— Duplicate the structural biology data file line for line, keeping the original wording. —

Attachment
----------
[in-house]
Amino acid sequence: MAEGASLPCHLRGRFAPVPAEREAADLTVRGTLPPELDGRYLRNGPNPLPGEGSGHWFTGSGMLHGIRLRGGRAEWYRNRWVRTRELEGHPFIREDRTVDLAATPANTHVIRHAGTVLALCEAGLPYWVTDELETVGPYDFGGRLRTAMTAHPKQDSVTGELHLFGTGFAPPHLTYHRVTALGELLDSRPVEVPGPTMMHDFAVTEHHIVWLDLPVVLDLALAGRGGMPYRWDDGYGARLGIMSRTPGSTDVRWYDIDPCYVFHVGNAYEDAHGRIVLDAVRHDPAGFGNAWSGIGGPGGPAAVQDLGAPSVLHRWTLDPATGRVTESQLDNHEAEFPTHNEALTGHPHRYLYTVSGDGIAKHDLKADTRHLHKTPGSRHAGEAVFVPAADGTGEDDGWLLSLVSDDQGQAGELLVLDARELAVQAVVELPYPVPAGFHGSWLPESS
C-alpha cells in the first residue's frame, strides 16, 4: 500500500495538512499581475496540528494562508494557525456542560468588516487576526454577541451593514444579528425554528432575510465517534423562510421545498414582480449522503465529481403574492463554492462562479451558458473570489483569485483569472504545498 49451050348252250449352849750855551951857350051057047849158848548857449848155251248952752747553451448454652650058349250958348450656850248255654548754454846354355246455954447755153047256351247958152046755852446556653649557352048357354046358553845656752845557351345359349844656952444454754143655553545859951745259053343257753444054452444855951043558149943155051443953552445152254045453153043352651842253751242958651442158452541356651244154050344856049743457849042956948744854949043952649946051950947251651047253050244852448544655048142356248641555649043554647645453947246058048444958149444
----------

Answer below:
[in-house]
Amino acid sequence: MAEGASLPCHLRGRFAPVPAEREAADLTVRGTLPPELDGRYLRNGPNPLPGEGSGHWFTGSGMLHGIRLRGGRAEWYRNRWVRTRELEGHPFIREDRTVDLAATPANTHVIRHAGTVLALCEAGLPYWVTDELETVGPYDFGGRLRTAMTAHPKQDSVTGELHLFGTGFAPPHLTYHRVTALGELLDSRPVEVPGPTMMHDFAVTEHHIVWLDLPVVLDLALAGRGGMPYRWDDGYGARLGIMSRTPGSTDVRWYDIDPCYVFHVGNAYEDAHGRIVLDAVRHDPAGFGNAWSGIGGPGGPAAVQDLGAPSVLHRWTLDPATGRVTESQLDNHEAEFPTHNEALTGHPHRYLYTVSGDGIAKHDLKADTRHLHKTPGSRHAGEAVFVPAADGTGEDDGWLLSLVSDDQGQAGELLVLDARELAVQAVVELPYPVPAGFHGSWLPESS
C-alpha cells in the first residue's frame, strides 16, 4: 500500500495538512499581475496540528494562508494557525456542560468588516487576526454577541451593514444579528425554528432575510465517534423562510421545498414582480449522503465529481403574492463554492462562479451558458473570489483569485483569472504545498 49451050348252250449352849750855551951857350051057047849158848548857449848155251248952752747553451448454652650058349250958348450656850248255654548754454846354355246455954447755153047256351247958152046755852446556653649557352048357354046358553845656752845557351345359349844656952444454754143655553545859951745259053343257753444054452444855951043558149943155051443953552445152254045453153043352651842253751242958651442158452541356651244154050344856049743457849042956948744854949043952649946051950947251651047253050244852448544655048142356248641555649043554647645453947246058048444958149444